The Statistics of Vegetarians Vs. Meat-Eaters GORD KERR REVIEWED BY: JILL CORLEONE

If you’re trying to eat healthier, you may be considering omitting meat from your diet. Many restaurants and supermarkets now offer protein alternatives to make your decision easier. But is a vegetarian diet healthier? Learn about the pros and cons of a diet for vegetarian or vegan vs. a meat-eater to inform you as you consider changing your lifestyle.

(Image: sveta_zarzamora/iStock/GettyImages)

Although all vegetarians avoid eating meat, poultry and sometimes fish, there are many different variations of the vegetarian diet.

  • Vegans are total vegetarians who do not eat any animal products such meat, poultry and fish, including dairy products, eggs and honey.
  • Lacto vegetarians avoid all meat, poultry, fish and eggs, but they consume dairy products.
  • Lacto-ovo vegetarians don’t eat the flesh of any animal. No meat, poultry or fish, but eggs and dairy products are acceptable.
  • Ovo vegetarians eat eggs but refrain from eating meat, poultry, fish and dairy products.
  • Pesco vegetarians or pescatarians avoid meat but may eat fish.
  • Pollo-vegetarians don’t eat red meat but eat poultry.

How Many People Are Vegetarians?

Approximately 8 million adults in the U.S. do not eat meat, poultry or fish, according to the 2016 National Harris Poll published by the Vegetarian Resource Group. About one-half of vegetarians are also vegans — approximately 3.7 million U.S. adults.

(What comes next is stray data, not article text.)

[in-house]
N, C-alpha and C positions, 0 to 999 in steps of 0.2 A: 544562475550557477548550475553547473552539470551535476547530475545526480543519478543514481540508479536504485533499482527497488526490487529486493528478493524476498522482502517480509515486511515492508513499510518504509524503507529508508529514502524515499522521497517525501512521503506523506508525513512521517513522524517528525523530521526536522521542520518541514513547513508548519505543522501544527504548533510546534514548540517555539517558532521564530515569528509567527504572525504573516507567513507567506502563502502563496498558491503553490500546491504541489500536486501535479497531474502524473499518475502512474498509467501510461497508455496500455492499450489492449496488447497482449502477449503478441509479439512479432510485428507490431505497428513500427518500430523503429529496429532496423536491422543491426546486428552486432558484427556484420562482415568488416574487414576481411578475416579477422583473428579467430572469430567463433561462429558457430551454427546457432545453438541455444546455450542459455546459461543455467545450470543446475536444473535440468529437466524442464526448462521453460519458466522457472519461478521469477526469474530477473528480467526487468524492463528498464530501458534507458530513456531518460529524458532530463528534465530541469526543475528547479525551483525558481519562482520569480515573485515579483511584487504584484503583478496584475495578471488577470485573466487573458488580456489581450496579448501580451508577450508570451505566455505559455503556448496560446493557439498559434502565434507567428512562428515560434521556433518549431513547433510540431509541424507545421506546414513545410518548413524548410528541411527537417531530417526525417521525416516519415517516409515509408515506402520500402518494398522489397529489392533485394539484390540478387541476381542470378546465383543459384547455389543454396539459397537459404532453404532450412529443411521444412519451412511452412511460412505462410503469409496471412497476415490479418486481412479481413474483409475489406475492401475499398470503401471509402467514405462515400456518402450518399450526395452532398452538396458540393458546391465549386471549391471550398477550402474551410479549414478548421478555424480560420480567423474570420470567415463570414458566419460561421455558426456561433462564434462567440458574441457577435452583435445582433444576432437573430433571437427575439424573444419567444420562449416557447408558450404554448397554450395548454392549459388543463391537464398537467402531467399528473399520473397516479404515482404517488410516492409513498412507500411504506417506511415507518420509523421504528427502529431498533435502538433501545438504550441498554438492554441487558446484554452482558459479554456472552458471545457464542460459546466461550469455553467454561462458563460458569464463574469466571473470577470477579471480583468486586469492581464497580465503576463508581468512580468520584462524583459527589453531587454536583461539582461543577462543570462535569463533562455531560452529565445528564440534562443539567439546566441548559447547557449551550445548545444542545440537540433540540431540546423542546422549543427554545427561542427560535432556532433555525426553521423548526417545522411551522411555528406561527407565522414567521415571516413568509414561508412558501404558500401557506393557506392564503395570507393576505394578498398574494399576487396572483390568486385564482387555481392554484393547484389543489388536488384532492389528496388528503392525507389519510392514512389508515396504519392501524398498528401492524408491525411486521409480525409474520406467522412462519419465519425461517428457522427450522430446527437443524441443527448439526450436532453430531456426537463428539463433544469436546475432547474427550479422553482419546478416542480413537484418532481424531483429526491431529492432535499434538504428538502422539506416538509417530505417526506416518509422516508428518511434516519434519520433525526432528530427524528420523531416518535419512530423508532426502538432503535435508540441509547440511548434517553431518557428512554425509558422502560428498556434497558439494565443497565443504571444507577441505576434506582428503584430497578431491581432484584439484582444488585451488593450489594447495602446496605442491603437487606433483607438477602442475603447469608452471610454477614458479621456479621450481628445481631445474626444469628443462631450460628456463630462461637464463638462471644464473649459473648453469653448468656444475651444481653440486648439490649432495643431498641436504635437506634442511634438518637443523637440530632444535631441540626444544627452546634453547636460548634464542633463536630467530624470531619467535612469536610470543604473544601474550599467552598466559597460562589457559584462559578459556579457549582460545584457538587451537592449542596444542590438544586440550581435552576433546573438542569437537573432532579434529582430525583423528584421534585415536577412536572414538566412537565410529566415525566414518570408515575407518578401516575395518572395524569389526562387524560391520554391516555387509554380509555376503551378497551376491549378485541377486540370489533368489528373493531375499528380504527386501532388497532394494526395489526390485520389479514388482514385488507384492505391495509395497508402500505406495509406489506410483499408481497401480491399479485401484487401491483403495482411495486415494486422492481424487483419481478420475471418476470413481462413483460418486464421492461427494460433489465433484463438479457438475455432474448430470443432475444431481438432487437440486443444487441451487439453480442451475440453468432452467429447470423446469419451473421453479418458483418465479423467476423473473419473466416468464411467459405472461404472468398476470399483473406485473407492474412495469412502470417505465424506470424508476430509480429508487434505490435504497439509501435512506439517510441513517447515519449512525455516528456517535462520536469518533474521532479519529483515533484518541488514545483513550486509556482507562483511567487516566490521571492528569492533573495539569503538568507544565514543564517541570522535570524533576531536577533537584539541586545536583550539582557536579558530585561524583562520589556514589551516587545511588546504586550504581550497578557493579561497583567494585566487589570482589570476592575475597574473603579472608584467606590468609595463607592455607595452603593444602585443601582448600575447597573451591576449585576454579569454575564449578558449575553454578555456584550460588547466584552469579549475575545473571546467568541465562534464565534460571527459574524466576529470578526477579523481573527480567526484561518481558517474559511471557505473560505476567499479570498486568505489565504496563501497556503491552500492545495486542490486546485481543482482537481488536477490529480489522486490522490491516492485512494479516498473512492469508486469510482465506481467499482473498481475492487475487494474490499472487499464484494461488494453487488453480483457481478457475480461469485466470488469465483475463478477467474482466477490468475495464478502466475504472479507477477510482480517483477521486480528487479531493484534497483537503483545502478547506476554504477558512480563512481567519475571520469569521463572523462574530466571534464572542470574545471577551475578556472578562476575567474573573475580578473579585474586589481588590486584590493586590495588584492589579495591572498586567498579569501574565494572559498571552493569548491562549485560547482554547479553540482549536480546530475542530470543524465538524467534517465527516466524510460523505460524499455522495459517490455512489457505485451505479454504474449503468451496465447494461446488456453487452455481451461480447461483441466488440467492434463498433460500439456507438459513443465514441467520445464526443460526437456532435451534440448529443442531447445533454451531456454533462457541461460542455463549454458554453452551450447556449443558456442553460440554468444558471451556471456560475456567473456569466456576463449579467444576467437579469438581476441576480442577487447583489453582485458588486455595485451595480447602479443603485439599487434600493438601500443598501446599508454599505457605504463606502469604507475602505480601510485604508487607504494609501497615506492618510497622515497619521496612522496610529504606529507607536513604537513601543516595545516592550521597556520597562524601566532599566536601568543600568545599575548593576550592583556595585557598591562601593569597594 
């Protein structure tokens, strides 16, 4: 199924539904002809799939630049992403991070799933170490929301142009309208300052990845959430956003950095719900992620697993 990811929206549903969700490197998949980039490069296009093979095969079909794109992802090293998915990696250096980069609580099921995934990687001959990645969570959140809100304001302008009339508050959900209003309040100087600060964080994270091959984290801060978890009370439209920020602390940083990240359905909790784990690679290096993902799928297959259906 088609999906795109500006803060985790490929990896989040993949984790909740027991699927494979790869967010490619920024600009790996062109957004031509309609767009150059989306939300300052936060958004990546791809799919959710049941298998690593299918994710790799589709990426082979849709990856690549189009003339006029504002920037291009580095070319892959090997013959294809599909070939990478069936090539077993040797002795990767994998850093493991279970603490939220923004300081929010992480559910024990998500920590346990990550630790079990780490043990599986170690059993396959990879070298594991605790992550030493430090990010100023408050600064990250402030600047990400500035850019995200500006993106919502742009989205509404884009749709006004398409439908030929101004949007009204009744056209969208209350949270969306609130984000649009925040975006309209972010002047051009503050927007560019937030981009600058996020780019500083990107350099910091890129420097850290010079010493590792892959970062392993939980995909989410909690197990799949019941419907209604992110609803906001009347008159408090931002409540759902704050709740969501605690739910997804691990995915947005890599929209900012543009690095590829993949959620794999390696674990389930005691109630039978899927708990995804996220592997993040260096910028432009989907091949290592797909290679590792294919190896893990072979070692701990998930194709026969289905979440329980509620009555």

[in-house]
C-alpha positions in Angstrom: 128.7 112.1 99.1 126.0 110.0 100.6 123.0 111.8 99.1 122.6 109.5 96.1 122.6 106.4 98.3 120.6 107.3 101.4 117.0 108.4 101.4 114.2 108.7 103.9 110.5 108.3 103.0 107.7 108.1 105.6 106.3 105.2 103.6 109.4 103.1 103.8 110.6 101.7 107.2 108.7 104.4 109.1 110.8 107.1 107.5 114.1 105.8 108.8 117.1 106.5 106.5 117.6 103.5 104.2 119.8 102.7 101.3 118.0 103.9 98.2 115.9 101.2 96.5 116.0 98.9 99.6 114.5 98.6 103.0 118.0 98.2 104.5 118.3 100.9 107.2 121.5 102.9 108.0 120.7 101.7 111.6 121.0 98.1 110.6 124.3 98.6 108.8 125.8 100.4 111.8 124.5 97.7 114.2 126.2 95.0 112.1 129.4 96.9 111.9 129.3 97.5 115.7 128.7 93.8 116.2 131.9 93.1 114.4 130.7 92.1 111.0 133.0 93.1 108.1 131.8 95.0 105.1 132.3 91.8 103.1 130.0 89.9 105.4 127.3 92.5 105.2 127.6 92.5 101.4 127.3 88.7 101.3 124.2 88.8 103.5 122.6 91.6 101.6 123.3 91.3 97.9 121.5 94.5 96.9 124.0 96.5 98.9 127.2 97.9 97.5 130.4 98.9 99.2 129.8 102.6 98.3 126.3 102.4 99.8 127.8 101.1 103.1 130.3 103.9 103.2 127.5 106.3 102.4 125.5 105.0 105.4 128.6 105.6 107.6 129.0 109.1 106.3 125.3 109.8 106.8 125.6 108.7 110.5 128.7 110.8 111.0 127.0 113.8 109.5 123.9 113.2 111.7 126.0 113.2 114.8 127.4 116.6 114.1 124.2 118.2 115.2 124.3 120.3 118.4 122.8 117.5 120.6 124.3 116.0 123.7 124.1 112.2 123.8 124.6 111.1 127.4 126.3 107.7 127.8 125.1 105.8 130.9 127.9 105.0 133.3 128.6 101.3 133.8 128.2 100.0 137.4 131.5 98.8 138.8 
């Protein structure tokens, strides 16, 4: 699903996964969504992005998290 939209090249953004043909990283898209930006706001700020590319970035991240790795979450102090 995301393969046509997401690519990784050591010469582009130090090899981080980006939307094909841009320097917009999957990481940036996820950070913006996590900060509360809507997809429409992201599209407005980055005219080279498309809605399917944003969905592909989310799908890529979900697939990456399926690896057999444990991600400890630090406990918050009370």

Vegetarians, including vegans, make up the following percentages of the U.S. population:

  • 3.2 percent are adult males
  • 3.5 percent are adult females
  • 5.3 percent are ages 18 to 34
  • 3.1 percent are ages 35 to 44
  • 2.2 percent are ages 45 to 54
  • 1.8 percent are over age 65

Additionally, an increasing number of people have omitted or cut back on red meat consumption but still eat chicken and fish. Statistics show that 37 percent of Americans often or always eat vegetarian meals when dining out. This has major implications on the food and restaurant industry, which must offer meat alternatives and vegetarian dishes.

Reasons Why People Go Vegetarian

People choose to eat vegetarian for a variety of reasons. The Humane Research Council took a survey of the primary and contributory motivations for individuals to become vegetarians. Most people have multiple reasons for their transition, but the following are some of the more common:

  • Compassion for animals
  • To eat a generally healthier diet
  • To avoid additives and antibiotics in meat
  • A dislike for the taste of meat
  • To reduce impact on the environment
  • To reduce disease, like cancer and diabetes
  • For religious convictions
  • To eat less expensively
  • To lose weight
  • To reduce intake of cholesterol and fat

Are Vegetarians Healthier?

 

 

 

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